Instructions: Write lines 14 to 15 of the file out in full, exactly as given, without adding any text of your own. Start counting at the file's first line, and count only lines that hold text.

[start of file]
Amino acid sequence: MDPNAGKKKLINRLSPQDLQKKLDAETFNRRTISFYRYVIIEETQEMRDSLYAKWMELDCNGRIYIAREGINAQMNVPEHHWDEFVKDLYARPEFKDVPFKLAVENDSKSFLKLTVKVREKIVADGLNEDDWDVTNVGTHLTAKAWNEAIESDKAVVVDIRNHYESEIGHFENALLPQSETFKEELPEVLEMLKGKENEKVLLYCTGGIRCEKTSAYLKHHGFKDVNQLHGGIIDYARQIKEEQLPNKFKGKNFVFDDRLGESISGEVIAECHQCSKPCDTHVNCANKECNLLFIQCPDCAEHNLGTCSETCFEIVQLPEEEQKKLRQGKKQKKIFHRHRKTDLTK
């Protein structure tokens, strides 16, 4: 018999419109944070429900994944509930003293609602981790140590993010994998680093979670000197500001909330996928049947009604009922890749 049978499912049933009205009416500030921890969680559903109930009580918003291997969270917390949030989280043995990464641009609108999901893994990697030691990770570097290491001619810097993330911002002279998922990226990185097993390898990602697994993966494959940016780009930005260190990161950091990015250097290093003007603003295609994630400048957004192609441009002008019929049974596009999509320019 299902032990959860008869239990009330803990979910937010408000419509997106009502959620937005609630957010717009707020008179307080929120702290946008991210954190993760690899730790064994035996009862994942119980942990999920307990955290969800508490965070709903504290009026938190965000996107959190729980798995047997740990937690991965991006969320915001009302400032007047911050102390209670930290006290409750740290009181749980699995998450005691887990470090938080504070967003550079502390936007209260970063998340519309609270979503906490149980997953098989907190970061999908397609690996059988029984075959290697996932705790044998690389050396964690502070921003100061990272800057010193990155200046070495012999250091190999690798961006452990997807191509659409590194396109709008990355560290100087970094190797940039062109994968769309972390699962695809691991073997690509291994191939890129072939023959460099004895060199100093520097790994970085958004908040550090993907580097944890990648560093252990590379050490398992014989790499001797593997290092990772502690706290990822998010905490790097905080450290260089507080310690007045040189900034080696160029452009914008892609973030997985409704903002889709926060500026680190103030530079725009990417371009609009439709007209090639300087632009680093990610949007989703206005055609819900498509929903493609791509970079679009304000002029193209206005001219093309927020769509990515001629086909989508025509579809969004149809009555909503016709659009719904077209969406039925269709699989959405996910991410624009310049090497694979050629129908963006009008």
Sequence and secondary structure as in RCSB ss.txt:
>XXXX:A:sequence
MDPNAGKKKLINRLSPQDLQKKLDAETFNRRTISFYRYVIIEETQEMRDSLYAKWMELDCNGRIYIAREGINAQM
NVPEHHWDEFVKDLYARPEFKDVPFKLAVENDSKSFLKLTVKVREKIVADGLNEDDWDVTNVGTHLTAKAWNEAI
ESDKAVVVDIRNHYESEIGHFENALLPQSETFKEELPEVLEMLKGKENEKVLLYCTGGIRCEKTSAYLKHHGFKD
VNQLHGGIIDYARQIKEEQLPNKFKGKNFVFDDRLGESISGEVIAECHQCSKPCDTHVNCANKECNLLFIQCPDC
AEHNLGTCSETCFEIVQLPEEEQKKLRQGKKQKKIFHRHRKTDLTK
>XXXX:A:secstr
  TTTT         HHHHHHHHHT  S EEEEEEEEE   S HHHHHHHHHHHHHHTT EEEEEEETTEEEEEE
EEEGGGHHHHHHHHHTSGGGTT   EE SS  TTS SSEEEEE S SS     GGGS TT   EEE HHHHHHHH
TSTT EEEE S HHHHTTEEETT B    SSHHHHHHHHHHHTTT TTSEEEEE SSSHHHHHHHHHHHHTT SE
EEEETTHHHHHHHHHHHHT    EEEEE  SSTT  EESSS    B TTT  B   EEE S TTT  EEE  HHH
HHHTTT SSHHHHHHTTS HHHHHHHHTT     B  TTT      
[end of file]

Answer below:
EEEETTHHHHHHHHHHHHT    EEEEE  SSTT  EESSS    B TTT  B   EEE S TTT  EEE  HHH
HHHTTT SSHHHHHHTTS HHHHHHHHTT     B  TTT      